Be Strong


They will begin without asking for any guidance and if they accidentally saw into their thumb, will not make a sound but will simply stick on a plaster (Band-Aid) – after they have finished.

They will expect everyone to get their own coffee and don’t need one right now.


  • calm under pressure
  • emotionally-detached decision-making
  • steady

Potential Weaknesses

  • gets overloaded
  • fails to seek help when required
  • hides from emotions – can suddenly ‘snap’

Good in a crisis, they thrive on adversity. They will remain calm and act logically, steadfastly working through even the most unpleasant of tasks. However, the inability to admit to weaknesses or ask others for help can lead to issues being ‘hidden’ and building into major problems.

Be Strongs rarely show emotion, which can be disconcerting for colleagues.

Be Strongs need to recognize that there is no virtue in suffering and that shouldering all responsibility is not necessarily appreciated as it reduces the autonomy and participation of others.

Try Hard


Will be concerned about whether they are using the right saw and then disappear to do some research, not returning because they have started another task.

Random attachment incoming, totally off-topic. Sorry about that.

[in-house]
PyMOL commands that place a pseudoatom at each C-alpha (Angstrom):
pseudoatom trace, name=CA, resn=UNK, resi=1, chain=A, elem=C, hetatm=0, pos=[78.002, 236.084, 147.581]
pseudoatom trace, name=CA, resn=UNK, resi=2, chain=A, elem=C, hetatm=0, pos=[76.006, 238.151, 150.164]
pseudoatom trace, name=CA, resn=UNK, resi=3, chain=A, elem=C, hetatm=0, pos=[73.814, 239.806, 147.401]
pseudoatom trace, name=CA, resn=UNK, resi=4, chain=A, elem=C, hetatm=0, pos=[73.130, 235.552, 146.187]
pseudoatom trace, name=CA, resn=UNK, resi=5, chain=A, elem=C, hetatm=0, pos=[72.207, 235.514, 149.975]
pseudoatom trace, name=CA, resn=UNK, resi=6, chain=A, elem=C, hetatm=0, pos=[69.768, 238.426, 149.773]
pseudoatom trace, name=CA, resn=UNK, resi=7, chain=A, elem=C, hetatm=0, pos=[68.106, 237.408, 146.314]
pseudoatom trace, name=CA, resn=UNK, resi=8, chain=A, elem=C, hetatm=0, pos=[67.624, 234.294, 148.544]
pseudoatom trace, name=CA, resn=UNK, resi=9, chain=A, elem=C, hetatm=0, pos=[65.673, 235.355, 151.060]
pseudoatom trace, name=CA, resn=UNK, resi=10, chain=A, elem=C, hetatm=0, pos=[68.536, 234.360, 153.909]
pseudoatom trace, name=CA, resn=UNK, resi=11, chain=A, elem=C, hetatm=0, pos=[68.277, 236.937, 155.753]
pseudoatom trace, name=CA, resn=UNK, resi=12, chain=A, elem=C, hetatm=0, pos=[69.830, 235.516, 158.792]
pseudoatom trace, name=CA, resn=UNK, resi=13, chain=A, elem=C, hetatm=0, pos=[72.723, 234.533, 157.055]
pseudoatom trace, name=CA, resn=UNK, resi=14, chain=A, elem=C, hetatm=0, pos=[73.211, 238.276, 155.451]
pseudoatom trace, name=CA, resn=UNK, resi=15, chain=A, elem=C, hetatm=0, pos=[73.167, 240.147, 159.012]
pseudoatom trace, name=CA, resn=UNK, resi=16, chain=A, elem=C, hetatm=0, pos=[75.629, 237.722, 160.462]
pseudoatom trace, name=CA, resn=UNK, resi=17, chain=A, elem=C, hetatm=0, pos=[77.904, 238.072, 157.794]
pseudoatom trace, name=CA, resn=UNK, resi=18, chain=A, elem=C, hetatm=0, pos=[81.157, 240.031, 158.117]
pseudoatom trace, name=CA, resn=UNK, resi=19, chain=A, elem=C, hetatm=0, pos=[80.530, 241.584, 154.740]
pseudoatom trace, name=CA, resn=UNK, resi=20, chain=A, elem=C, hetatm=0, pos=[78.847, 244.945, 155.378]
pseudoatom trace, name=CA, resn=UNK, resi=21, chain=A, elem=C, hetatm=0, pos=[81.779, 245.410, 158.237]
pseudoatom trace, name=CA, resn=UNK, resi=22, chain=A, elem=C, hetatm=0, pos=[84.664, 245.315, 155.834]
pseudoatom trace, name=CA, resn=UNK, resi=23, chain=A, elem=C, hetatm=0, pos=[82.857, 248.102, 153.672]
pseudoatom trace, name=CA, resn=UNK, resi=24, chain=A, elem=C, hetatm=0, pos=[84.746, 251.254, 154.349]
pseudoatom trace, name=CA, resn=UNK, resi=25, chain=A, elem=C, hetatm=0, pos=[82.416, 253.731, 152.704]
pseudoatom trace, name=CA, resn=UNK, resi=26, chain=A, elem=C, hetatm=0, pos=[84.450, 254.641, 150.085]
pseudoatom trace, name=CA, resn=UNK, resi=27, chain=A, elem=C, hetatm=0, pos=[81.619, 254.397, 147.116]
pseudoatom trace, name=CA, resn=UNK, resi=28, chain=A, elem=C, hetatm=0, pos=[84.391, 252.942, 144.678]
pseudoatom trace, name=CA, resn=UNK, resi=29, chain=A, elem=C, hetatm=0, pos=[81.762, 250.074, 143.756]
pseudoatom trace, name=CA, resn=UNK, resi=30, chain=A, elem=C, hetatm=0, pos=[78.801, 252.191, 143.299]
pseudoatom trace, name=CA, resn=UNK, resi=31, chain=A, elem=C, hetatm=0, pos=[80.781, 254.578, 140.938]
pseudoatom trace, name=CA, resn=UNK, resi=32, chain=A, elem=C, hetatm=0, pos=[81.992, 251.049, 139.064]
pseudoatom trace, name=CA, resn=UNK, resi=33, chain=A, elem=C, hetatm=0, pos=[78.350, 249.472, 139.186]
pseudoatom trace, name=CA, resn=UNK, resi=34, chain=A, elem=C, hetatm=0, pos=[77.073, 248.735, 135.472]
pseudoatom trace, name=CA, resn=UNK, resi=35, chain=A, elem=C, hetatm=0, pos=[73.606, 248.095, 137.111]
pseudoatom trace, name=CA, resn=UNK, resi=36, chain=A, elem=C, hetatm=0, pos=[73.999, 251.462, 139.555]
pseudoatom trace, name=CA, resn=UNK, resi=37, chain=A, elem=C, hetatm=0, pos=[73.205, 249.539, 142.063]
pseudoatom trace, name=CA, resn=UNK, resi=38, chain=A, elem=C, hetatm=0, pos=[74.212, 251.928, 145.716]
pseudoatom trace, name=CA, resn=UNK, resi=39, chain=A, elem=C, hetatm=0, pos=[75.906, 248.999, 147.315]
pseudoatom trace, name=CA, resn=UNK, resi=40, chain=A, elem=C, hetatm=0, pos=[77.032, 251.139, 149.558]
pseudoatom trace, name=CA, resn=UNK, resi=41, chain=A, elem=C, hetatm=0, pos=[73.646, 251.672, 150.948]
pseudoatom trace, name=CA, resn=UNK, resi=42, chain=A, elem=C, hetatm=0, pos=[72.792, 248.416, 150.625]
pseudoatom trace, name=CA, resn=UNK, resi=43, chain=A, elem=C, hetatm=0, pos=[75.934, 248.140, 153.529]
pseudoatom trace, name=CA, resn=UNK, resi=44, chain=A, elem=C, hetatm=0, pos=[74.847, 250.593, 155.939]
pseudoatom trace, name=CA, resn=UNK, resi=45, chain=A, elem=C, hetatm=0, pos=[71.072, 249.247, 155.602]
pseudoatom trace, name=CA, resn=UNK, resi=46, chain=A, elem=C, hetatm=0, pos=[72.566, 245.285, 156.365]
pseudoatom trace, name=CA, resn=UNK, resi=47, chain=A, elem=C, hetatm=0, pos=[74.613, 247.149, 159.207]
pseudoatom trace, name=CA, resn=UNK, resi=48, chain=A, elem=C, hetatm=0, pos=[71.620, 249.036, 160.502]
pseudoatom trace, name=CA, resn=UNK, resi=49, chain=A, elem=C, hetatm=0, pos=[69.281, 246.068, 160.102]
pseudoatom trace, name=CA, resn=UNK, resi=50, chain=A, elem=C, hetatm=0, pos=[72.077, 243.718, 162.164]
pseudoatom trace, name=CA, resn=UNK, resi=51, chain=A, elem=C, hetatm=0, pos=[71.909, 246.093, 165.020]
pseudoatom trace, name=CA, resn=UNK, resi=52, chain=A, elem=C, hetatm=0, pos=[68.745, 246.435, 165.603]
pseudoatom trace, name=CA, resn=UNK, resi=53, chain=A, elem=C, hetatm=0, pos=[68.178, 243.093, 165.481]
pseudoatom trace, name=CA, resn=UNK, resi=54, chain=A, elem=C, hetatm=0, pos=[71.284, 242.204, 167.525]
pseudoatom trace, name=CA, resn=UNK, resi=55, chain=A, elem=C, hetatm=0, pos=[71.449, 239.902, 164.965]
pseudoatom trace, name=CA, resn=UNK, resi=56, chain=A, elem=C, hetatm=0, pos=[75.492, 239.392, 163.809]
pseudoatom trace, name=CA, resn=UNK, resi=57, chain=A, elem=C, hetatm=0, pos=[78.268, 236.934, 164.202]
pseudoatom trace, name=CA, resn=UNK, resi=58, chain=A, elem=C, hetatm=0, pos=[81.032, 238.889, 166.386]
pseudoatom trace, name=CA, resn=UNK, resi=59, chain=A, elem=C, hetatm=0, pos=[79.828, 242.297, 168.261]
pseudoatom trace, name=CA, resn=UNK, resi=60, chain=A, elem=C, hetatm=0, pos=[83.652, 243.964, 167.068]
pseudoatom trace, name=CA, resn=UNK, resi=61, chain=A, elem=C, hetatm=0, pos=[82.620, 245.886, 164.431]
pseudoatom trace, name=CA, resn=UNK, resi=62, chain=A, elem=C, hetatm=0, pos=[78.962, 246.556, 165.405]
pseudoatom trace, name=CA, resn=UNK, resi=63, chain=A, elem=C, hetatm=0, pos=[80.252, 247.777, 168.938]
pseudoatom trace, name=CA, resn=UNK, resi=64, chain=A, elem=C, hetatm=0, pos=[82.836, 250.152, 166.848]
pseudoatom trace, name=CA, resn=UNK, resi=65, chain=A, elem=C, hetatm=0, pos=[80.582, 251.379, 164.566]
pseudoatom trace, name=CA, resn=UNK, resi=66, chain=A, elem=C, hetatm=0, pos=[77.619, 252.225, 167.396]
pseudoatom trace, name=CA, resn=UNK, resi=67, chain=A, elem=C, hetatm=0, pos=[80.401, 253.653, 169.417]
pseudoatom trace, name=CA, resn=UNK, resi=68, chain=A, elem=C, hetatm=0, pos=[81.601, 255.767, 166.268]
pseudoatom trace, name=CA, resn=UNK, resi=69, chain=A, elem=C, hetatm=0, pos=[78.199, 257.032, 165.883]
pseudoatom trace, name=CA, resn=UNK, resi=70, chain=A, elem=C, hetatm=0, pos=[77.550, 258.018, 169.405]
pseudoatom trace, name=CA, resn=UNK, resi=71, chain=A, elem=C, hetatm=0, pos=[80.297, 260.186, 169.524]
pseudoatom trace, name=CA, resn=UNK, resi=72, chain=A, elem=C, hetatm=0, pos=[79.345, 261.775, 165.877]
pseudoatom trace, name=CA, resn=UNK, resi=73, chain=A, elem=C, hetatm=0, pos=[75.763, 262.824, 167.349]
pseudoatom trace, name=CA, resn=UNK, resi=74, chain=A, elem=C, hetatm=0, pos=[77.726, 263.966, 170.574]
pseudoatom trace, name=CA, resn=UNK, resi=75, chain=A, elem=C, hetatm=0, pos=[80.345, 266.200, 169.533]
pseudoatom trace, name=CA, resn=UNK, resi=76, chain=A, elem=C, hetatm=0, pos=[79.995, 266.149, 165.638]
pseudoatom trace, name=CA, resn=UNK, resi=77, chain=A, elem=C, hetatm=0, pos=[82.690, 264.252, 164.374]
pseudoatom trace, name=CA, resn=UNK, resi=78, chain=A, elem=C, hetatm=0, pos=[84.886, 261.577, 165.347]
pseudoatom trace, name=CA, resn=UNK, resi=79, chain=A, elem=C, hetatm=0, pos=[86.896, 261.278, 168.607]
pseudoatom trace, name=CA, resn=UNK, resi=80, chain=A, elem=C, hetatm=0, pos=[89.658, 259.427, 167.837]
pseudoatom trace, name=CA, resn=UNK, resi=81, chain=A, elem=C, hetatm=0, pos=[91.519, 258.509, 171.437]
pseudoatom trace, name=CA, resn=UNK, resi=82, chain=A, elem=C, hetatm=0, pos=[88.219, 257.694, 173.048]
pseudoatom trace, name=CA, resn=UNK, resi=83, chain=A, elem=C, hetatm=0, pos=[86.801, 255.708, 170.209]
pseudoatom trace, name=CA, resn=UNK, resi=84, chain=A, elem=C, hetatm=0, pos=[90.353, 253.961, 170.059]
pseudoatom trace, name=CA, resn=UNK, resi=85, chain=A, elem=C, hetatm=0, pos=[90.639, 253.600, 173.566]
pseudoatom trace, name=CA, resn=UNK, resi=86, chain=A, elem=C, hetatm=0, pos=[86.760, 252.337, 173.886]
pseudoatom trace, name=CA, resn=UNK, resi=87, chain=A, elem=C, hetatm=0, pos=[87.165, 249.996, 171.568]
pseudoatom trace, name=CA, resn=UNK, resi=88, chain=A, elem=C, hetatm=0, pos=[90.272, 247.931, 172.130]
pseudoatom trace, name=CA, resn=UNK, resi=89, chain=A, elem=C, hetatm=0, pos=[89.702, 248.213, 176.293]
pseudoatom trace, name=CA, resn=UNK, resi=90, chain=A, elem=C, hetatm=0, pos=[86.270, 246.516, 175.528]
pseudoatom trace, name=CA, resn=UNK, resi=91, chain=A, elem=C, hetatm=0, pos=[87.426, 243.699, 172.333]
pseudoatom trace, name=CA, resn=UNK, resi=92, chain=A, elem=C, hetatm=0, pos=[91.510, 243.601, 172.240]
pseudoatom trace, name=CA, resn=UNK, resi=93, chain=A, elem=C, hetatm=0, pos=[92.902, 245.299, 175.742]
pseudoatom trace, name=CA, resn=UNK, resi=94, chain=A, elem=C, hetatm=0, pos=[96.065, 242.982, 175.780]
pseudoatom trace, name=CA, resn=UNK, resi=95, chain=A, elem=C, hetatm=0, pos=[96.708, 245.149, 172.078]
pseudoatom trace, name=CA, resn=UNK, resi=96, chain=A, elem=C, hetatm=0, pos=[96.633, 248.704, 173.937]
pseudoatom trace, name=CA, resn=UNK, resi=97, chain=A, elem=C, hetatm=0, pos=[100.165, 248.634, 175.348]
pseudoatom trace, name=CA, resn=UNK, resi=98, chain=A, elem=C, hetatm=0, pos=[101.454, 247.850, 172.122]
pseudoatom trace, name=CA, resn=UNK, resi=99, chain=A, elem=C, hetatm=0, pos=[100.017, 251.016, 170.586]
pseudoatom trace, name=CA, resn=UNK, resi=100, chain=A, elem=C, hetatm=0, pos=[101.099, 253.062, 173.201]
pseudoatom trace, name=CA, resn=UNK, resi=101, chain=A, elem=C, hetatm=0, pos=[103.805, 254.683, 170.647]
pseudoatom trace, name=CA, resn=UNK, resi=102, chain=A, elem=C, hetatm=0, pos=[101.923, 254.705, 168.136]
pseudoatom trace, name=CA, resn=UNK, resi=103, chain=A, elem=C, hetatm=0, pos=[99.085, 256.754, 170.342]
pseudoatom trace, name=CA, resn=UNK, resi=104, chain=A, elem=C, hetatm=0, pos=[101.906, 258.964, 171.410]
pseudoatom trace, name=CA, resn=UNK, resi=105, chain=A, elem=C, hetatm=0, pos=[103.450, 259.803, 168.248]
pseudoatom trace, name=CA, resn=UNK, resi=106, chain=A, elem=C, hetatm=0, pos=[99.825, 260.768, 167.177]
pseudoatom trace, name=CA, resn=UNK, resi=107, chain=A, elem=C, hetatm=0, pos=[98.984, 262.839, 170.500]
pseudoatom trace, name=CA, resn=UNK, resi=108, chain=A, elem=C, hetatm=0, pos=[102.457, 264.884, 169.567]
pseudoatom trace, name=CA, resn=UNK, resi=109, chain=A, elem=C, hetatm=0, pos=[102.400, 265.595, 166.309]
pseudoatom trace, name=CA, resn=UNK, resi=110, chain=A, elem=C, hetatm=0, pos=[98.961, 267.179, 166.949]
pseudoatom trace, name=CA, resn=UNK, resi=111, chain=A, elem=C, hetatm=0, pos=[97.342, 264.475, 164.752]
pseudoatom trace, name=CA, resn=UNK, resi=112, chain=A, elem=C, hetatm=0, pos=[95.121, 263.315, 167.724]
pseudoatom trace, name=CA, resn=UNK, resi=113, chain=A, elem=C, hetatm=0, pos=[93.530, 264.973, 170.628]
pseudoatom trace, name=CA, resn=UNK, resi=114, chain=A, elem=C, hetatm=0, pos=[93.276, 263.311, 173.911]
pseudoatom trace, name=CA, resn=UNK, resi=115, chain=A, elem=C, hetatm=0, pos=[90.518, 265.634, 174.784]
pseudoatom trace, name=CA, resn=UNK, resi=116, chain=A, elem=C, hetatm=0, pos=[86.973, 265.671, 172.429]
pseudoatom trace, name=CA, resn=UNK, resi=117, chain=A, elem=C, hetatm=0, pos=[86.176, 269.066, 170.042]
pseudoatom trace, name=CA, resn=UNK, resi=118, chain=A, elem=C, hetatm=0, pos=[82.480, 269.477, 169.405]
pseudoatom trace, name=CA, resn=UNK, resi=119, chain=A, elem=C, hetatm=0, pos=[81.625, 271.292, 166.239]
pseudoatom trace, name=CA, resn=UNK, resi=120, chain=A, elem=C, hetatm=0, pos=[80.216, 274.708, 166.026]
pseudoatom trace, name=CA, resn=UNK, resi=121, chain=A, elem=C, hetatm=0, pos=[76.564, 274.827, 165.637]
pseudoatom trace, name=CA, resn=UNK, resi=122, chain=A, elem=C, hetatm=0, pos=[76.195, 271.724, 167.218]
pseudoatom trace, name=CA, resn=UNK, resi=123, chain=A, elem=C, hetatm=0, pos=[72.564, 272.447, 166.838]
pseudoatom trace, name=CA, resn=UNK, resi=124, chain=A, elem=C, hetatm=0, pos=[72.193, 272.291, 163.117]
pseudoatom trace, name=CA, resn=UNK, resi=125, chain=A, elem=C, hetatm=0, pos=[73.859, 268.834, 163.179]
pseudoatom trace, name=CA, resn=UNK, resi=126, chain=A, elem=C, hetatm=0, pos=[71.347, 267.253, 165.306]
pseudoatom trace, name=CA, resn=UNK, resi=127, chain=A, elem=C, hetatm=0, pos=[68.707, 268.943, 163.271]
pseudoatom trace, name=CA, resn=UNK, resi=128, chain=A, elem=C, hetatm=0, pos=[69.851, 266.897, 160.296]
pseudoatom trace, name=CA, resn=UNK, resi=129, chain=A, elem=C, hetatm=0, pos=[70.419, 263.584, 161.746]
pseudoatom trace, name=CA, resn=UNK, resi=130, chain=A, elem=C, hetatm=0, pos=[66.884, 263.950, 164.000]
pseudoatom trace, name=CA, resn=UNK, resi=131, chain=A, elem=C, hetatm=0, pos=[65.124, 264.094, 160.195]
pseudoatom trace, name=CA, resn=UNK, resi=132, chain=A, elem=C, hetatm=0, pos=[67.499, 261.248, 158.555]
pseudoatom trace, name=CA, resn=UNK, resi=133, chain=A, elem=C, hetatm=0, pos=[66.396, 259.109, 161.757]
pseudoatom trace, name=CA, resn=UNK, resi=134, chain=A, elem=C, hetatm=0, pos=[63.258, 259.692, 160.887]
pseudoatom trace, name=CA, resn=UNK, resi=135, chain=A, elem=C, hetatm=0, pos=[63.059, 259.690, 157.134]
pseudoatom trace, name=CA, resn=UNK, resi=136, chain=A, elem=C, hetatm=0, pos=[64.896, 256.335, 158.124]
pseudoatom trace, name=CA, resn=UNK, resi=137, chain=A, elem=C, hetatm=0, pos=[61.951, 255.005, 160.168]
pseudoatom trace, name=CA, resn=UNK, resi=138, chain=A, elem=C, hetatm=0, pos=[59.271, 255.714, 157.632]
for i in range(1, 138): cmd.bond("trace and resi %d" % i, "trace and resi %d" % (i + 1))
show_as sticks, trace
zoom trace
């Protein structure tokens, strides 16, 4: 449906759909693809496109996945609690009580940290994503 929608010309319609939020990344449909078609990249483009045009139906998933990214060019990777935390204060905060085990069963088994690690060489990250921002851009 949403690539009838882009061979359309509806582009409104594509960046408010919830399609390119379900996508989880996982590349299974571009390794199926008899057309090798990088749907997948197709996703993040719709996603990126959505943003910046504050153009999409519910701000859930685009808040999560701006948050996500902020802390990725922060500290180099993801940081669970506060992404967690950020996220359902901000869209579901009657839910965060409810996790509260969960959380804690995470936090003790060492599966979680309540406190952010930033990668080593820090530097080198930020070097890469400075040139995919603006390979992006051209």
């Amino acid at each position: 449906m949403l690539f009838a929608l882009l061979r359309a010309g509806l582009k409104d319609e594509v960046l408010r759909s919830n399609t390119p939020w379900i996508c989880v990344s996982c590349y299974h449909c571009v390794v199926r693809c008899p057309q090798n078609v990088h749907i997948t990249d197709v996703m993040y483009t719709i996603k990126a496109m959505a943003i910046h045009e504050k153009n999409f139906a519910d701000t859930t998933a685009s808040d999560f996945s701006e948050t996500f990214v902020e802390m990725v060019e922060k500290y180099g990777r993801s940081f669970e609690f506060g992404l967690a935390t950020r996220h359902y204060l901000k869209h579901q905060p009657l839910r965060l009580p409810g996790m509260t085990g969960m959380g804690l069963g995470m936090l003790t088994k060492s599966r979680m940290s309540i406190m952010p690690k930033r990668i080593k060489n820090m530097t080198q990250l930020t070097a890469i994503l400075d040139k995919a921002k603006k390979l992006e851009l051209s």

They set-off to get the coffees but become side-tracked and start sawing a piece of wood.


  • enthusiasm
  • gets to the bottom of things
  • self-motivated
  • focused
  • accurate

Potential Weaknesses

  • build mountains from mole hills
  • over-complicate
  • ‘no gain without pain’ mentality

Enthusiastically tackling new tasks, they will proactively look for issues to fix, often turning relatively straightforward tasks into major projects. There’s a good chance that tasks will go uncompleted as the Try Hard jumps from one issue to another – the focus is on work, not results. In meetings they will often go off-topic and when asked a question may well answer a different one that is more interesting.

By taking time to relax, Try Hards will find that new ideas and more effective approaches emerge. It is not about how hard you work, it is about the results that you achieve; better to work smart.

Be Perfect


Their motto is: measure twice, cut once. There will be perfectly cut blocks of wood – but you may have to wait sometime 

They will write down what everyone wants, use a tray and wedge the door open before they leave. 


  • organized
  • attentive to detail
  • reliable
  • plans ahead
  • accurate

Potential Weaknesses

  • pedantic
  • slow
  • misses deadlines
  • impractical